The cult of personality surrounding Comrade Kim Il Sung has been growing steadily for some time. Everything the Party and the Korean people earn is attributed to Comrade Kim Il Sung. There is no room, no classroom, no public building in which a photo of Kim Il Sung cannot be found. The Museum of the War of National Liberation is designed entirely around the role of Kim Il Sung. There are no less than 12 figures of Kim Il Sung in the rooms of the museum, each larger than the next.

The history of the revolutionary war and the formation of the Communist Party of Korea are not correctly portrayed. The decisive role of the Soviet Union in the liberation of Korea is completely downplayed. Its role is addressed on only a single panel. This is also expressed in the materials as well as in films and depictions. Thus, a legend of Kim Il Sung has been created that does not correspond to the actual facts if one considers what Comrade Kim Il Sung has actually done.

Party propaganda is not oriented toward studying the works of Marxism/Leninism, but rather is solely and completely oriented toward the “wise teachings of our glorious leader, Comrade Kim Il Sung”. Many rules of Party life, such as the link to the masses, are portrayed as if they were discovered by Kim Il Sung rather than by Marx, Engels, and Lenin. There are almost no articles or events in which Comrade Kim Il Sung is not mentioned. It is also a fact that all of those who are not in agreement with such an approach are characterized as sectarians, and recently as revisionists. This demonstrates that criticism and self-criticism in the Party are very poorly developed and in many cases democratic rule is not guaranteed. This is particularly true of the army and state organizations.

How the Korean Comrades view the fight against domination is evident from a statement by Comrade Pak Tin Tsches (spelling from original German document) which he made in his lecture at the 15th anniversary of the foundation of the KWP: “We as Korean comrades have always fought the battle against dogmatism, we have always pursued our own standpoint against that of others”. That is naturally a vulgar and false interpretation of the battle against dogmatism. Dogmatism in the Korean Workers Party is closely linked to the mystic ideas of Confucianism, which extend to certain nationalist tendencies. It is frequently stated that only a people like the Korean people is capable of such feats and heroism. All successes, not the least those achieved with the great assistance of the fraternal Socialist nations, especially with the aid of the Communist Party of the Soviet Union and the Soviet people, are portrayed as their own successes. Great feats that were accomplished by the Soviet Union, the CSSR, Poland, and the GDR are portrayed as accomplishments of the Korean workers “without foreign” assistance. It is not coincidental that even after the Statement of the Communist and Workers Parties, neither international cooperation in all fields nor fraternal assistance from the Socialist nations were mentioned or shown any appreciation. Connected to this are also certain efforts not to take part in Socialist works and to underestimate the successes of other peoples in the Socialist camp. These nationalist tendencies are particularly prevalent in films, in the theater and performances, and in lectures.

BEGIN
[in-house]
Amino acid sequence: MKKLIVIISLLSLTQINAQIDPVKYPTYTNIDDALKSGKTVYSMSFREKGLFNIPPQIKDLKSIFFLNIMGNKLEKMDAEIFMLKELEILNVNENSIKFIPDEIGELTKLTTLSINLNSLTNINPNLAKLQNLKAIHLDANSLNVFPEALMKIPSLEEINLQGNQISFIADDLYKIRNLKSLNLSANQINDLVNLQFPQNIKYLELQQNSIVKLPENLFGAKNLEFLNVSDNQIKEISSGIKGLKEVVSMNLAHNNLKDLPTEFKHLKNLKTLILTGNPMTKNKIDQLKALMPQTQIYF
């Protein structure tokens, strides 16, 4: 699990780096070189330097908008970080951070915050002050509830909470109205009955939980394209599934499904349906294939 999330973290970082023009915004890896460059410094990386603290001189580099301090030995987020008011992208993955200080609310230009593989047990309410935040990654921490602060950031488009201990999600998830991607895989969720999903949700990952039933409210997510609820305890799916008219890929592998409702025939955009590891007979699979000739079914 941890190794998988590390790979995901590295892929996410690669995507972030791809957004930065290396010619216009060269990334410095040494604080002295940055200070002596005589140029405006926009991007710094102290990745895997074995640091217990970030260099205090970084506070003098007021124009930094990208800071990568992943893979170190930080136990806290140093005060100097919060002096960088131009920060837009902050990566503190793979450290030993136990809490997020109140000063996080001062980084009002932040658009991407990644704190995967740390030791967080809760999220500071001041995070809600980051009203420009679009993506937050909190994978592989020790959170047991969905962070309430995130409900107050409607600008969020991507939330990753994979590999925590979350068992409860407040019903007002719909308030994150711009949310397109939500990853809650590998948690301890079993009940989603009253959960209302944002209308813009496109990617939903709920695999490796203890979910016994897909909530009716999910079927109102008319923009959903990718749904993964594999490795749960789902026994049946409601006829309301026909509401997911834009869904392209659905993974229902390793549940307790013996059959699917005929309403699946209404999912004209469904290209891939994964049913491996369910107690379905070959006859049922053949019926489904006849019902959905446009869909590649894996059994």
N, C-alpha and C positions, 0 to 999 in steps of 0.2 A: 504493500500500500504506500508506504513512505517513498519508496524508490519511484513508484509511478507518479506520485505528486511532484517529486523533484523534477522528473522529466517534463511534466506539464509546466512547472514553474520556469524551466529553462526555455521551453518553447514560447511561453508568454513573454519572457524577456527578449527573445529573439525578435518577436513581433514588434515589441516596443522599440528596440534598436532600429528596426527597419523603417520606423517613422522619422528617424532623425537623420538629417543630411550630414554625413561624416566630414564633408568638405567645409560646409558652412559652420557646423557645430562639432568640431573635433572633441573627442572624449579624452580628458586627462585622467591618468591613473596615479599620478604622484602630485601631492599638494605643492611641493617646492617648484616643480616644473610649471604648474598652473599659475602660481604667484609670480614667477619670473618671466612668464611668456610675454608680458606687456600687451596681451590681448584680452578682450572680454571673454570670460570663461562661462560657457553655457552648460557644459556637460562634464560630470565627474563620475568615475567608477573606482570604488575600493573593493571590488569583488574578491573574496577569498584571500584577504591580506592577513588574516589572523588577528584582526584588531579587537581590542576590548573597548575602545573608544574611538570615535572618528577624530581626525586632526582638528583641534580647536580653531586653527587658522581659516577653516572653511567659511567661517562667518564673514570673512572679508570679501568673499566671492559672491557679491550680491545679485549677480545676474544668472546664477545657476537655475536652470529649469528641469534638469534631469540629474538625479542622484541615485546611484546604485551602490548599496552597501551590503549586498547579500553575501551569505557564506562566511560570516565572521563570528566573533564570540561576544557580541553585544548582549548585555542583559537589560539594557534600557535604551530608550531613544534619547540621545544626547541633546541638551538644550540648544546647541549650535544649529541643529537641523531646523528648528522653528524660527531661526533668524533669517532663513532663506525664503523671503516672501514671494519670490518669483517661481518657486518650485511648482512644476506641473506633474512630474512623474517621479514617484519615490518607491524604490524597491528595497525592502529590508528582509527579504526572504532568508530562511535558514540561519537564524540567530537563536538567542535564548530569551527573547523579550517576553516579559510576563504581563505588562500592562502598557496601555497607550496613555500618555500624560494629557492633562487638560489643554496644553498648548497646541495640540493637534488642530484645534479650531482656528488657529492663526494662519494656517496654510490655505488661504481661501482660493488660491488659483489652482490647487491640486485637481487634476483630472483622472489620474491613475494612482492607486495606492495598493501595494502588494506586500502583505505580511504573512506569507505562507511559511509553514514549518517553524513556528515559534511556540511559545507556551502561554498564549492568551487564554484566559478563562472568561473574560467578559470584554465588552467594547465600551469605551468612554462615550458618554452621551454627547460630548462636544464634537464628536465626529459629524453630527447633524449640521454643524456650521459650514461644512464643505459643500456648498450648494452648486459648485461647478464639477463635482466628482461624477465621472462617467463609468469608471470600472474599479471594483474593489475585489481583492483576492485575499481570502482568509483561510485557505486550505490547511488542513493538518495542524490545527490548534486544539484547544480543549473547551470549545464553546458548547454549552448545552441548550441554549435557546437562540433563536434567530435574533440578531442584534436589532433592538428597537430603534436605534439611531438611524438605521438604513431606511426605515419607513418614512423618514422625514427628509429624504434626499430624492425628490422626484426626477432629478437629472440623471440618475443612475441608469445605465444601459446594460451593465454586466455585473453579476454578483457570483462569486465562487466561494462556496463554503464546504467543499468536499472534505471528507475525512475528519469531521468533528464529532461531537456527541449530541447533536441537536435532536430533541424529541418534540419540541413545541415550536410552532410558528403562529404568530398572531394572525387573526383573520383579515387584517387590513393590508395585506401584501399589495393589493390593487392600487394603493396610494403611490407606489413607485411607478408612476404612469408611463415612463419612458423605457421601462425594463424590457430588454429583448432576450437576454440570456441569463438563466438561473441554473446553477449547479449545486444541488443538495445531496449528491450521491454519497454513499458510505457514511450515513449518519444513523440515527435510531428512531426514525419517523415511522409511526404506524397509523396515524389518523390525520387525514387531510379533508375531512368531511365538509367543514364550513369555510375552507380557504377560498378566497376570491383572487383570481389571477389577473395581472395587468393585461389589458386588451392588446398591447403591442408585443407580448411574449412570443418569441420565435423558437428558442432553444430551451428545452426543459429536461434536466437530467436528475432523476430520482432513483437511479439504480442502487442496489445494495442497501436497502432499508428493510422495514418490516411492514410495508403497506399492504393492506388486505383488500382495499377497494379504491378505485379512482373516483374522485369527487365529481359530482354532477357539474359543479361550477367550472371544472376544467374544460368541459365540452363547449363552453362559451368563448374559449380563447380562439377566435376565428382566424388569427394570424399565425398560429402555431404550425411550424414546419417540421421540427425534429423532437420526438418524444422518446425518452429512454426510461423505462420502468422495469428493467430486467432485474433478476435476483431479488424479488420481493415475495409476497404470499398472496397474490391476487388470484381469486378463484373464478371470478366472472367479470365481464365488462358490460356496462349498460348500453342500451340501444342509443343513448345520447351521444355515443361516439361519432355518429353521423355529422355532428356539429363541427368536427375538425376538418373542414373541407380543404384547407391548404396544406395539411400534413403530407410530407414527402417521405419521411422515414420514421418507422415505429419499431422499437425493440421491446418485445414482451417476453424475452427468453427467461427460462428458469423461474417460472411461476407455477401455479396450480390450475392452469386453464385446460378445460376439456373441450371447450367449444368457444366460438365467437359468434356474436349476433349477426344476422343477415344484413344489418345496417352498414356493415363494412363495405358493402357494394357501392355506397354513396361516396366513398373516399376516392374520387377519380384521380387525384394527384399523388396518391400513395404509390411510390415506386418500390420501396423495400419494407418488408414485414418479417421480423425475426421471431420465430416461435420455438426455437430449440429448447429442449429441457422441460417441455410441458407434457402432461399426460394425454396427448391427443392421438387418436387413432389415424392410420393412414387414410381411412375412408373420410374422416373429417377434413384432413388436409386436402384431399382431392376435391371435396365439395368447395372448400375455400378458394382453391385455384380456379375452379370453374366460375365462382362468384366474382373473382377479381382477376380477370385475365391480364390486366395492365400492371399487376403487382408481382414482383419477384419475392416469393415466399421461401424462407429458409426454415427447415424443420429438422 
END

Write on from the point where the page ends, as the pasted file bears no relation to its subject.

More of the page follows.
III. The status of repatriation to the DPRK of the Koreans living in Japan

By the end of 1960, the DPRK had sent 54 repatriation ships to Japan to bring about 53,000 Koreans back to the DPRK. 94% of them had lived in South Korea prior to emigrating to Japan. Among these Koreans are 700 specialists, 300 scientists and artists, 3 doctors of medicine, and 1 doctor in another field. In addition, this group includes 1500 Japanese who also emigrated to the DPRK. (These were primarily Japanese spouses.)

By January 1961 there were markedly fewer announcements and reports on repatriations in the press and on the radio in the DPRK than there had been previously. On 3 February 1961 the Japanese Red Cross announced that the Red Cross of the DPRK had sent a telegram to its Japanese counterpart which read: “To prevent an epidemic of the flu that is in Japan, the repatriation transports are being temporarily suspended.” (Announcement in Vertr. Bulletin of the Ztak.)